Thin Ethernet (10base2)

I have seen now so many messages on the News-Groups, and also received so many messages on this topic, that I am putting it up now like this:
on a 10base2 coax network-cable, there MUST be a 50 Ohm terminator on each end: one terminator MUST be grounded, the other NOT!
(And it does NOT work to plug the BNC-connector of the coax-cable directly onto the BNC-connector of the NIC without T-connector !)
The dangerous issue: if you put on TWO not-grounded terminator or if you ground BOTH terminators, the network does NOT fail completely, but I can guarantee you problems: slow, unreliable, errors during data-transfer!

Thin Ethernet (10base2), sometime also called “Cheapernet”, is based on using a coax-cable, which is specified as RG58 (please, do NOT use other type of coax-cable, it has other electrical properties and will not work properly) and which runs from system to system.

The cable is connected via BNC-T-connectors to the network card installed in the PC.

The T-connector must be put on the BNC-connector of the network card !
(if you have a Combo / Multi-Connector Board, check if you need to select the BNC-port !)

It is NOT allowed to put in any extension/cable between the T-connector and the BNC-connector on the network card ! If you do that, your network will either NOT work or becomes unreliable, working slow or sometimes failing !
The T-connector is put directly on the BNC-connector of the network board
If one of the systems is located away from the cable, you CANNOT use a drop-cable from the t-connector to the BNC of the Network Card (NIC)! It either does NOT work or works unreliable/slow!

Solution 1

Run the cable to the
system and then
run it back (watch out NOT to exceed the Maximum allowed
cable-length ) !

Solution 2

Put in a separate “Repeater“, which allows to connect the remote located system on its
own segment, which need to have its own terminators.

So, a more realistic view on an installation is:

The cable swings from system to system (it is NOT allowed to put in “junctions” , to connect for example 3 PC’s in a Y-configuration).
At the end of the cable, the coax-cable MUST be terminated, using a BNC 50 ohm terminator.

Let me repeat that:
50 ohm terminators !(and not 75 or any other value !)

There are 2 different type of terminators:

The original Thin-Ethernet specifications state, that the cable has to be terminated at one end with an “open terminator” and on the other side with a “grounded terminator”, a wire or small chain, which has to be connected to a metal-part on the back of the PC to get a grounding. I know, that a lot of documentation shows only 2 “open” terminators,and that “grounded” terminators are sometimes difficult to find. One small networks, it even works “somehow”, but not reliable and not at top-speed.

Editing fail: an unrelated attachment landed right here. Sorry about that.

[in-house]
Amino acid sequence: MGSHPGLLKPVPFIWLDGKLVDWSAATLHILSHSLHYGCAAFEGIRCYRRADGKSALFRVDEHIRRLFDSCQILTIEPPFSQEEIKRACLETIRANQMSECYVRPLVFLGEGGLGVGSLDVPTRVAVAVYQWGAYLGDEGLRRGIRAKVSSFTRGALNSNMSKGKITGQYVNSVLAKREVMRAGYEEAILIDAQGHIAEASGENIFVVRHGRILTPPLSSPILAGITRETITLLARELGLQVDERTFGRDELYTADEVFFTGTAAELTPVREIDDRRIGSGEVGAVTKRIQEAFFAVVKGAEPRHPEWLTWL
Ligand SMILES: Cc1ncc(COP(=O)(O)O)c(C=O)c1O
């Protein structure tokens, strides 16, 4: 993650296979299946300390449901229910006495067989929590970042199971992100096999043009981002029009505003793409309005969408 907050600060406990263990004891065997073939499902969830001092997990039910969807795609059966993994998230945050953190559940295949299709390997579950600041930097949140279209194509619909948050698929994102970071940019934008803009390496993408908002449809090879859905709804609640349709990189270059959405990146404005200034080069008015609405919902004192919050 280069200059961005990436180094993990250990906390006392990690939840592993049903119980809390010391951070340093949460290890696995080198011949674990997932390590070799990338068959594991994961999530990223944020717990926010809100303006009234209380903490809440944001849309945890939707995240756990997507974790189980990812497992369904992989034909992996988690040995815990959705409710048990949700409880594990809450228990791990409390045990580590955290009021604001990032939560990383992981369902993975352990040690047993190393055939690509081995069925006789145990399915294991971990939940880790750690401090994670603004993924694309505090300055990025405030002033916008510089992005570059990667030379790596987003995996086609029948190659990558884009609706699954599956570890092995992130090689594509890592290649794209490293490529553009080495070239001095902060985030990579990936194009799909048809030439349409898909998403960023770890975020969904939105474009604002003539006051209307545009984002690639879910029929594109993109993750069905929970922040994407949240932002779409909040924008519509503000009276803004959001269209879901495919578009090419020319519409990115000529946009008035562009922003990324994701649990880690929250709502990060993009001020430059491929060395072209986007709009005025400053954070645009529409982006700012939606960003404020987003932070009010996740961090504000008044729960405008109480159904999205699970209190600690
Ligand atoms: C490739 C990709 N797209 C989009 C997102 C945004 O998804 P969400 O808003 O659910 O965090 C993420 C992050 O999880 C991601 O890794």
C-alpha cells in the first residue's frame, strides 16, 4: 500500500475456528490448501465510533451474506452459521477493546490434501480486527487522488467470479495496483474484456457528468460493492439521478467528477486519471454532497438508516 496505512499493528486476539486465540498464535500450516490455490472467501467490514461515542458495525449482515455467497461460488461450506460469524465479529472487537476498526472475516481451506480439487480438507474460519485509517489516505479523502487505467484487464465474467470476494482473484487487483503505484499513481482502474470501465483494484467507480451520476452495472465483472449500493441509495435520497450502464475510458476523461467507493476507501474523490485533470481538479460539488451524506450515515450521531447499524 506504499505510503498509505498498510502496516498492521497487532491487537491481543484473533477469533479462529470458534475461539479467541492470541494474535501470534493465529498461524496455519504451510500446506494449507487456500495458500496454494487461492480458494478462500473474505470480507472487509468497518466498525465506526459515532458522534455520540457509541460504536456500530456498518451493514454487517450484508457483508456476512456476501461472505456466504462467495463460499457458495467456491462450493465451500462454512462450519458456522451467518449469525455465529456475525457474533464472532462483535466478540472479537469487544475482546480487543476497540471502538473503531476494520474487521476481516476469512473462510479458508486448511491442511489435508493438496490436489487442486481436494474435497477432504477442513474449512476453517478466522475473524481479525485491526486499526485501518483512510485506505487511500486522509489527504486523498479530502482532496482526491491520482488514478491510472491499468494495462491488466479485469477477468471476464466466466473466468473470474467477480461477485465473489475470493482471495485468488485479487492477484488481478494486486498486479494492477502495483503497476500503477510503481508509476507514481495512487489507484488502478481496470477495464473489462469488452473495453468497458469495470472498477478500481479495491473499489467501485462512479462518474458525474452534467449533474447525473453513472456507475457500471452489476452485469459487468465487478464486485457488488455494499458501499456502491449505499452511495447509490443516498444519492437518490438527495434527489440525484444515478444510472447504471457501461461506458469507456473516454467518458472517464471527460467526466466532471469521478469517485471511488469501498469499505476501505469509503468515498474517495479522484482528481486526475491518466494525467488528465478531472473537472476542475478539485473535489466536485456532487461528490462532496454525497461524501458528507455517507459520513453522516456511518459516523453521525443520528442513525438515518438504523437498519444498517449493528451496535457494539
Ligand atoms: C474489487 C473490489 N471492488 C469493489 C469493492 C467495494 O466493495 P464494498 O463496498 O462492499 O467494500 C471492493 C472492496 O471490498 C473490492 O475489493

I have been asked several times:
“How do I recognize an OPEN and a “GROUNDED Termintor”?

No wire or chain : open terminator !

A wire or chain: a Grounded Terminator !
Don’t forget to connect it to a metal part of the computer box, otherwise it is NOT grounded !

The need for the terminators require to shutdown the complete network, when having to add a new system to the network.

Each connection to an Thin-Ethernet RG-58 cable is called a “node”, which can be a system like a PC, a UNIX-workstation or a Fileserver, but also anything else connecting via a BNC-connector counts a a node (network printers, repeaters,….).
– maximum 30 nodes on one Thin-Ethernet segment
– minimum 0.5 meter distance between nodes
– maximum total cable-length of 185 meter
If more than 30 nodes need to be connected or if the total cable-length needs to be longer than 185 meters, a repeater is the solution:

Multi-Segment network:
For each cable-segment, you need to be within the 10base2 limitation (max. 185 meter, 30 nodes), but this box called “Repeater” connects now the 2 (or even more) segments (some Multi-port repeaters can connect 4 or even 8 cables), which in view of the users extends the cable-length beyond the 185 meters. More than 1 repeater can be used in a network, but there are limits. On very large networks, it will be required to install switches to optimize network utilisation.

You want a “healthy” network ? You need one “open” terminator at one end of the cable and one “grounded” terminator at the other end of the Thin Ethernet cable ! Without proper “termination”, the network may not work, it may work, but then unreliable or slow.

This need for a GROUNDED terminator is not mentioned often in other documentation, but I am sure about this due to my own experience and also due to the feedback, which I am getting back from my visitors, example (received Feb.21,99):”I found your emphasis on grounding one end of thin-net coax extremely helpful. I had a working network, except for one machine. We had occasional slow-downs. I finally got the one machine on the net after I grounded one end of the cable. I think maybe the slow-downs will stop also, we will see.
Note: As I remember, I have seen nothing mentioned about grounding of the thin-net cable any where else.

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